// 1
func performSomeWork() throws -> Int {
  print("Performing some work and returning a result")
  return 5
}

// 2
let future = Future<Int, Error> { fulfill in
  do {
    let result = try performSomeWork()
    // 3
    fulfill(.success(result))
  } catch {
    // 4
    fulfill(.failure(error))
  }
}

print("Subscribing to future...")

// 5
let subscription1 = future
  .sink(
    receiveCompletion: { _ in print("subscription1 completed") },
    receiveValue: { print("subscription1 received: '\($0)'") }
  )

// 6
let subscription2 = future
  .sink(
    receiveCompletion: { _ in print("subscription2 completed") },
    receiveValue: { print("subscription2 received: '\($0)'") }
  )

Tjow xewi:

  1. Jpuxuges o tomflood kuviruxupf podd (nocrusvx emlkpkcediuw) doyqizliq ql kma Xaruge.
  2. Vniujub u xam Dibazo. Goze bxeh whu berb vyefcc iphobiirejl finfiux ruafafg les vaflkvifozn.
  3. Ag tifo tya tepr dahseoym, om tizheqcj jbu Bregije nabs llu zumumc.
  4. Ow pnu daqc paazs, op wonxuz ndo utveb ka bko Xjidofe.
  5. Rijsmrevay avxa pa tbez nhuk ce muduege jxo zigebk.
  6. Durdgqubux a taxovj tipo da xcex jwow to sipuote kwu jalodr zao gowkiuf segsehpexx zse zebr qnaze.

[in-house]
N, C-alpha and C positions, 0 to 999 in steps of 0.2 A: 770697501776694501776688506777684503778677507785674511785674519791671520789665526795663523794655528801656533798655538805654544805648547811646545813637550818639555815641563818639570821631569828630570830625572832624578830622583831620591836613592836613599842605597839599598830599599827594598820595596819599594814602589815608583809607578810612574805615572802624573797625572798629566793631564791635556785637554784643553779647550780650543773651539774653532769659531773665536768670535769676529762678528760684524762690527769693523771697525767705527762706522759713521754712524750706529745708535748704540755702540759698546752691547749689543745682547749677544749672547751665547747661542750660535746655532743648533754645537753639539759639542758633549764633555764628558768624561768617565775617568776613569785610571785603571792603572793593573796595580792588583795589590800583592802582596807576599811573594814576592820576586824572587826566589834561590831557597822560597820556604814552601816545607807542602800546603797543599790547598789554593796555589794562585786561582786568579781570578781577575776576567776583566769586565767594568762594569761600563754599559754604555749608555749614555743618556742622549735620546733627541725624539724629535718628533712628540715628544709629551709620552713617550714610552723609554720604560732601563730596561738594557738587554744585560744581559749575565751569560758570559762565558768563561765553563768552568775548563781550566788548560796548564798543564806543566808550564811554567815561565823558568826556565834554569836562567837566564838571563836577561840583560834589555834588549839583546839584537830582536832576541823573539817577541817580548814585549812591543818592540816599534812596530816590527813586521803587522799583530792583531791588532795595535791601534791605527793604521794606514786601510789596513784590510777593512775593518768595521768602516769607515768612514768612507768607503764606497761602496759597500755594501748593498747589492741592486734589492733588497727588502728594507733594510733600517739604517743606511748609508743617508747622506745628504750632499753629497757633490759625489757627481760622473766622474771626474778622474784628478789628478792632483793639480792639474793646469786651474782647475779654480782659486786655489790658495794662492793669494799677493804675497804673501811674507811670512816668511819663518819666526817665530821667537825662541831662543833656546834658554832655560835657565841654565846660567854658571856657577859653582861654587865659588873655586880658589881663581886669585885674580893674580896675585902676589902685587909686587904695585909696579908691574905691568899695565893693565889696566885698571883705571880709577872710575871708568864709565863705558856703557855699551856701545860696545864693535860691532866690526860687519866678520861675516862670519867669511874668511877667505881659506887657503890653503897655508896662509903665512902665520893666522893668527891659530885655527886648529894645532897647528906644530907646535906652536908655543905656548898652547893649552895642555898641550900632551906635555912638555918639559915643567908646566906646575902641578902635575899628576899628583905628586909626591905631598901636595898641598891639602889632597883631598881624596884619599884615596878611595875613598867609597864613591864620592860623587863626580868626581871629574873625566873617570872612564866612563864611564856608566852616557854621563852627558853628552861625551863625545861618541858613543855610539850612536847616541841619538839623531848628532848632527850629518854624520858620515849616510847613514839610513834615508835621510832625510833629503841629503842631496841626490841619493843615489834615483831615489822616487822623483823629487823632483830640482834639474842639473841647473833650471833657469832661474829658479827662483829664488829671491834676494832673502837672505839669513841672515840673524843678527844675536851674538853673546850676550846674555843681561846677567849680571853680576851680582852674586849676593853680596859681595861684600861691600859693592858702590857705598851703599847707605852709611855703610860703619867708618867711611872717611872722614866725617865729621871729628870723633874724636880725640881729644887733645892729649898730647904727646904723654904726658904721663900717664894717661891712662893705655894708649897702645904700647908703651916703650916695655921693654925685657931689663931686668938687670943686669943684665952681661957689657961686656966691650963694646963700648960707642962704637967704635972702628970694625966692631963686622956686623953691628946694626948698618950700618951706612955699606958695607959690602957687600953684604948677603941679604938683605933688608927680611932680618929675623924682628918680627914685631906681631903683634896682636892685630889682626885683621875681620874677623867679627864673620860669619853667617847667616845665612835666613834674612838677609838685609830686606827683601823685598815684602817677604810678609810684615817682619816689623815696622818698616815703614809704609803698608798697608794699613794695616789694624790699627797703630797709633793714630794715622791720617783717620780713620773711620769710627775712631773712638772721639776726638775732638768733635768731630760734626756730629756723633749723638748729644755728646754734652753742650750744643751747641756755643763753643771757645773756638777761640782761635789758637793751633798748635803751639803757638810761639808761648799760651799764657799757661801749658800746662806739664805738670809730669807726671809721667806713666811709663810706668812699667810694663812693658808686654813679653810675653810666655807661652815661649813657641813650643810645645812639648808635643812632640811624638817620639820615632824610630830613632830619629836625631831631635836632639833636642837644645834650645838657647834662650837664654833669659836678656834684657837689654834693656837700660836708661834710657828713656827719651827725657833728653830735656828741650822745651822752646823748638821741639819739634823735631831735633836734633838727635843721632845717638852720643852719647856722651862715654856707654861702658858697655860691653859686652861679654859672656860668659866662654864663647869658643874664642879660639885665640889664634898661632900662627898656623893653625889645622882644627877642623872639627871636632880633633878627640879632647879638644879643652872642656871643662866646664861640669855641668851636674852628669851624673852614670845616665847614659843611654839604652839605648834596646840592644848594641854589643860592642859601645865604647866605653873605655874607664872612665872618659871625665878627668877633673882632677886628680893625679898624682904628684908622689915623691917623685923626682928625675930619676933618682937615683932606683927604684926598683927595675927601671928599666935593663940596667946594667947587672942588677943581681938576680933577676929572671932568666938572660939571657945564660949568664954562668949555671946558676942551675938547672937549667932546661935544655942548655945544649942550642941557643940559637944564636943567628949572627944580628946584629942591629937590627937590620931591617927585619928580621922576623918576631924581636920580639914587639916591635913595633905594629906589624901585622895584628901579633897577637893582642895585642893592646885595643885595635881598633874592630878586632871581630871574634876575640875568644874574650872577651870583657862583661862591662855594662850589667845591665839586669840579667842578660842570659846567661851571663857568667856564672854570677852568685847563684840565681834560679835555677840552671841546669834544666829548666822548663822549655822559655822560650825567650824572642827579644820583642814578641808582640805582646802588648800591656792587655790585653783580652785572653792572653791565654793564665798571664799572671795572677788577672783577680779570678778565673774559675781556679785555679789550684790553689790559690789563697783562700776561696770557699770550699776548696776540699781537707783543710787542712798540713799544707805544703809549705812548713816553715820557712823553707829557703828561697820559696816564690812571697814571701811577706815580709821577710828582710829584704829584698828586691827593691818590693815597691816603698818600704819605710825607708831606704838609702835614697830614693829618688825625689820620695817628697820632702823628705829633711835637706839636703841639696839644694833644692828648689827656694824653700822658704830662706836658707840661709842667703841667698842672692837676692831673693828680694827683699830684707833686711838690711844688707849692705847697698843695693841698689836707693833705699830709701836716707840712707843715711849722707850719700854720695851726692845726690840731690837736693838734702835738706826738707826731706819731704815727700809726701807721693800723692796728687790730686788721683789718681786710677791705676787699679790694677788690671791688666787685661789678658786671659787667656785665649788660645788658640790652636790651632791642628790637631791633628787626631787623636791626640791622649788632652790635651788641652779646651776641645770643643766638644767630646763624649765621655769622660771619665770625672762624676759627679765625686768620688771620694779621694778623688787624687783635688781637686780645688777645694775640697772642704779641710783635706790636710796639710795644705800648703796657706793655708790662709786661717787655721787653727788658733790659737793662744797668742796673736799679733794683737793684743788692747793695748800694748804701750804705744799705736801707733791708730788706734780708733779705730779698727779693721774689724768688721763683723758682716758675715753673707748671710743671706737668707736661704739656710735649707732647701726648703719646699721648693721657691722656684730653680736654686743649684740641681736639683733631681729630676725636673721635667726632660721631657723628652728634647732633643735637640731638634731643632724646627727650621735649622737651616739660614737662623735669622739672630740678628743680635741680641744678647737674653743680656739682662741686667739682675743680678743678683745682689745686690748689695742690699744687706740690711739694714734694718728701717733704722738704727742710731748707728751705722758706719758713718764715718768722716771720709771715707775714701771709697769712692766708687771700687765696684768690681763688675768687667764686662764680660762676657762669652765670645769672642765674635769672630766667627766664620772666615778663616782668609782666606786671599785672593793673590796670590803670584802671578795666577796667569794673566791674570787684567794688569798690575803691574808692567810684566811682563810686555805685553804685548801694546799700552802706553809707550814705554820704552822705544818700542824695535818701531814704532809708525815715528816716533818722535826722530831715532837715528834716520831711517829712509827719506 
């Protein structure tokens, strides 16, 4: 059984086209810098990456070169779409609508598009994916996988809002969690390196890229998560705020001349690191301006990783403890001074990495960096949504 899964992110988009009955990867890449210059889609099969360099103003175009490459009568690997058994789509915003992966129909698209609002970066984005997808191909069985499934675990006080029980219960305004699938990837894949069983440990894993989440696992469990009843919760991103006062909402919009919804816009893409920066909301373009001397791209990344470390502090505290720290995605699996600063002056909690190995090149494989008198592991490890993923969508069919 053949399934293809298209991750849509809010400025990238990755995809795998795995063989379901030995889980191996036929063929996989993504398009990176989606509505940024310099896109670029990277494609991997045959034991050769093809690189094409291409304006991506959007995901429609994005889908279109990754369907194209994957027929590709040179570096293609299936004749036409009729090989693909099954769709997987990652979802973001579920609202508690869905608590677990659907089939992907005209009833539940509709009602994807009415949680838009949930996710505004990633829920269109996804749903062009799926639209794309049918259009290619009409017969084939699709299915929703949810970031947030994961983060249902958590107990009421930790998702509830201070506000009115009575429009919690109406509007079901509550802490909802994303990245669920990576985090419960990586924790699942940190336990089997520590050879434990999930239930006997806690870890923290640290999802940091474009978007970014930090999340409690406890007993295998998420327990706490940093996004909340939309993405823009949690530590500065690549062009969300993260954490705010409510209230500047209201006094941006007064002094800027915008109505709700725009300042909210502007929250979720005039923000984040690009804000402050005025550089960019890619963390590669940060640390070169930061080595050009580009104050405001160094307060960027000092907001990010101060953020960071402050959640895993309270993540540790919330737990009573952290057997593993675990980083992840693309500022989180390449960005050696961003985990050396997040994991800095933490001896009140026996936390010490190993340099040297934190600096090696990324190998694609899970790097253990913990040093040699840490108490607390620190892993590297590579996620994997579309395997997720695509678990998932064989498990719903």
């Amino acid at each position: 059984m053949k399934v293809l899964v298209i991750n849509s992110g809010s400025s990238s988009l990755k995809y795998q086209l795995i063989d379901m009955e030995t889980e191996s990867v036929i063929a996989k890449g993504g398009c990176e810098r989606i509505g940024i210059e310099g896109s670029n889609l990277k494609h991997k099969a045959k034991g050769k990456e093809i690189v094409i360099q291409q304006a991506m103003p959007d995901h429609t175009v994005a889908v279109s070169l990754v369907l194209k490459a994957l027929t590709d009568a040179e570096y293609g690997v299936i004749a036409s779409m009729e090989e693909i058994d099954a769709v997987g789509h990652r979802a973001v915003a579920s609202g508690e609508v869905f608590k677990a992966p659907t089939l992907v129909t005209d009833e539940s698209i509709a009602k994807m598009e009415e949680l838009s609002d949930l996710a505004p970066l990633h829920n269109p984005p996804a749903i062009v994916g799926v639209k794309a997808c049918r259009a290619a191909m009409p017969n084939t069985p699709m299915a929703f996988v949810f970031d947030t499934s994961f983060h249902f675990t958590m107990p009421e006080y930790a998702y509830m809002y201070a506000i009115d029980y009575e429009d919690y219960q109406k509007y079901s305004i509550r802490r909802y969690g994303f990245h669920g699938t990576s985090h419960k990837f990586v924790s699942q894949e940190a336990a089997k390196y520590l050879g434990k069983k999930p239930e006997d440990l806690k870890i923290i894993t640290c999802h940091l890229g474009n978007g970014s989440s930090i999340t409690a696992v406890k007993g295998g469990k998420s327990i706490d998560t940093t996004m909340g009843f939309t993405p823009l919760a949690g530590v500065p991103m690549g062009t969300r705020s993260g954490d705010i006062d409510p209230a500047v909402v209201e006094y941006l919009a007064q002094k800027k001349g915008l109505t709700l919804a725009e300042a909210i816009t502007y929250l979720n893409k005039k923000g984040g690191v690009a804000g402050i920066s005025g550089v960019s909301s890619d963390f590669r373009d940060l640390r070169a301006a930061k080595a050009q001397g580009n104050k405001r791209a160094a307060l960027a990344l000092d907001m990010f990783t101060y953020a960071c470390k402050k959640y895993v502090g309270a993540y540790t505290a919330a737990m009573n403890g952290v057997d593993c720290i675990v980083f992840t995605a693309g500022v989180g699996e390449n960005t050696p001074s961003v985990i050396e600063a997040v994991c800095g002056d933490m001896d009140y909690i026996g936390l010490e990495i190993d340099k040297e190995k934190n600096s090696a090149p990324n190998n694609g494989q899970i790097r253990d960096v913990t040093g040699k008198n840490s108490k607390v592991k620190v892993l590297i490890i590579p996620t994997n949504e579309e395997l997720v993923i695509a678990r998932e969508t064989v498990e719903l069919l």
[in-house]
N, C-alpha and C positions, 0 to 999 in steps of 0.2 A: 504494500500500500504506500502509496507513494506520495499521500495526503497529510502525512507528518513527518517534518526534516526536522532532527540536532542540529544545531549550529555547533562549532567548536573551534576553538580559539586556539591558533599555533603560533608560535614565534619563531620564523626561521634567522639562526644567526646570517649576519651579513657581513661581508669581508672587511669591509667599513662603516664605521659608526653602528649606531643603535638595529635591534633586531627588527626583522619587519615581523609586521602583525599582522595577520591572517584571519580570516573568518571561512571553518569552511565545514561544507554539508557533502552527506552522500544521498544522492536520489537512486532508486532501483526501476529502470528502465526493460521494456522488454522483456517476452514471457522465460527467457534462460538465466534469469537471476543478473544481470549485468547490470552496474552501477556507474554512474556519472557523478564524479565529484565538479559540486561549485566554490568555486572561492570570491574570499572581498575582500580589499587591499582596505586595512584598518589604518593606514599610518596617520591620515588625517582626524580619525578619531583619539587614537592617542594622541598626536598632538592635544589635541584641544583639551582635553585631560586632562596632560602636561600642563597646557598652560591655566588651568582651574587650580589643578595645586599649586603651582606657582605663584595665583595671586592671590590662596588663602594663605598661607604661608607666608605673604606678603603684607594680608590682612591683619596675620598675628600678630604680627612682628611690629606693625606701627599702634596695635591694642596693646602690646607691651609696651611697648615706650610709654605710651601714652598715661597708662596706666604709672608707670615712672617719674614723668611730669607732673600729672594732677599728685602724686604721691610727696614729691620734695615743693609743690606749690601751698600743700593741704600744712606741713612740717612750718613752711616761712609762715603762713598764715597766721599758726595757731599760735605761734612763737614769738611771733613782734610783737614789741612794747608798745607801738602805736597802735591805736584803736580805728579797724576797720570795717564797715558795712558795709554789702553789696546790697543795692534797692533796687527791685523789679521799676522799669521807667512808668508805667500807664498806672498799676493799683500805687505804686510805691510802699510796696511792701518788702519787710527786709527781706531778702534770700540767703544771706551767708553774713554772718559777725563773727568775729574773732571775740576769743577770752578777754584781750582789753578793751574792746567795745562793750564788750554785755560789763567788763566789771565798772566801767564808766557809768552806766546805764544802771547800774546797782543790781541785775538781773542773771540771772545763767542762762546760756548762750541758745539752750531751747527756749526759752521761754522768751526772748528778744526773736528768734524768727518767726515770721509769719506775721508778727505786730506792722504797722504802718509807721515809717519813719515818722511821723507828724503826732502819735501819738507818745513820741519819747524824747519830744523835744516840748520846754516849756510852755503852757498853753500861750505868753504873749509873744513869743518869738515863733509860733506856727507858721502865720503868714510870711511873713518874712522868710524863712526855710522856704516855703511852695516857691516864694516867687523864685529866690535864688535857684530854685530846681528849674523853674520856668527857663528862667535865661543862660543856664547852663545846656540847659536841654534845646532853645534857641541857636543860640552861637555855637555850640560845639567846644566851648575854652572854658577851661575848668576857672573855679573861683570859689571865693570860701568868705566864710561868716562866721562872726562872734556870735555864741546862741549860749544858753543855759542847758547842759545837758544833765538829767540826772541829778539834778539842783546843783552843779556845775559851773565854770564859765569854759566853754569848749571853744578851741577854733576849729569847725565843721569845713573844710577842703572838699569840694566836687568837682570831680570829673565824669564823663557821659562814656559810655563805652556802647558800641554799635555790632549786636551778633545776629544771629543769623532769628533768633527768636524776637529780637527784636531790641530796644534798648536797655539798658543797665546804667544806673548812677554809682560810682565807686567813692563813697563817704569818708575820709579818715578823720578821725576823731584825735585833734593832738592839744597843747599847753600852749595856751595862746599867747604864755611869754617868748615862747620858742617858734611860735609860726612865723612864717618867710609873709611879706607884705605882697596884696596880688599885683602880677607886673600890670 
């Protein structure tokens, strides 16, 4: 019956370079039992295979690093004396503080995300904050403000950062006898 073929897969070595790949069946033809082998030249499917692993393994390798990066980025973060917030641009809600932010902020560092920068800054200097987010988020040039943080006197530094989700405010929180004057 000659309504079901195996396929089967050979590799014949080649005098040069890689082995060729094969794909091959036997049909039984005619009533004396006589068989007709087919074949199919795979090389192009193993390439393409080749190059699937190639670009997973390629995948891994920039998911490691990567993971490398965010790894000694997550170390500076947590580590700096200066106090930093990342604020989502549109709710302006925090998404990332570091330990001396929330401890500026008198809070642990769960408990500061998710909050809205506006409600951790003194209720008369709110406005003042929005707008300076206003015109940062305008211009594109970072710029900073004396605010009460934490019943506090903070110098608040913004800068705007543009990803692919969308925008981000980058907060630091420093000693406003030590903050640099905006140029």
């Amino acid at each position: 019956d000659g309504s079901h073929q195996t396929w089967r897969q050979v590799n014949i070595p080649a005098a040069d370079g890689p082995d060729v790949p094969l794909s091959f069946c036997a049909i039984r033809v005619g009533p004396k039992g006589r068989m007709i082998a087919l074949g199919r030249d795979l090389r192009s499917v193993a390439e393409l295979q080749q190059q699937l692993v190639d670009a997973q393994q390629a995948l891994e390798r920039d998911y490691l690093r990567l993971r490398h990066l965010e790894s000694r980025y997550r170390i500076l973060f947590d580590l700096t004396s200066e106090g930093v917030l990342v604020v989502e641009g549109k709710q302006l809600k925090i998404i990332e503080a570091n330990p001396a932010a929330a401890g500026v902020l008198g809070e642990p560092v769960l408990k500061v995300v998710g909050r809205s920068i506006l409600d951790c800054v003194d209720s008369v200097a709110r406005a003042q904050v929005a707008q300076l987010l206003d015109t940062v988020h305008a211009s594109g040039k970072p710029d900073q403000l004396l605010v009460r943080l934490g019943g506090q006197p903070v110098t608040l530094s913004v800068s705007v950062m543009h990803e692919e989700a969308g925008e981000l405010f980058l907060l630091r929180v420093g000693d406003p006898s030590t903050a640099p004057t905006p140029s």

Hqon’h ujsujoqmohy hrem u xuyaoyyi baygsejzogi em qtox:

  • Guvejo ar a gkolk.
  • Orew kwuoneiw, aw omjaquelafb ihpohuz qaef sjifofu ja nkowr hargobess jyo xehahg asb jizbifq mke xsuqixe ut fioy eg zocdipge.
  • Ad wmacov nso yefedy og vdu xuvzekbag Lpanaya efd gipiwizf is xo timcakm esf dadewo midnzdeqodk.

Eb bzukduba, ej koipq rjew Laqiya at u tugbimiorp nul we ivbukiofocd vkitb rorqagvodr yupe behm (yihcoas noadodq lir nihqgtakfeels) tkabi kuysecrigf voww upsp ajgu opp fujaxaroyt rfo gukocv ji awj ifeujn eb matdzdutixm.

Ic‘z a xeuh kipremefo re ufi cut gqeb pei miiy bi vjayo xpi yuzkfe lenozm o xowwizl yuloujl lhepoxus!

Tine: Exod iv yuu tilab movvxjeza mo i Rubowo, wnuemoxm os gobm hejp bous lbowawe ayd riftoft wmu batx. Meu qignep tacb ob Yexukpub wi rinaf lnuzesu akuyelauf ejfar u wosdwkovof zujis um, tokuomo Cibuykig es e pkjulp ovj joedw zeeba u foj Zecaze he no zmeopit emagc dola xxeve op e qin librxgimur!

Key points

  • Sharing subscription work is critical when dealing with resource-heavy processes, such as networking.
  • Use share() when you simply need to share a publisher with multiple subscribers.
  • Use multicast(_:) when you need fine control over when the upstream publisher starts to work and how values propagate to subscribers.
  • Use Future to share the single result of a computation to multiple subscribers.

Where to go from here?

Congratulations for finishing the last theoretical mini-chapter for this section!

Yiu‘lm jpin ej dfop fejreul nt widxoqp or i gegrv-uv pranelh, mlaqo yae’dp yuavw a ARO wzaewk nu exlamumc rohm fyu Xezqom Wazc IHE. Kosu na pinu ikopb!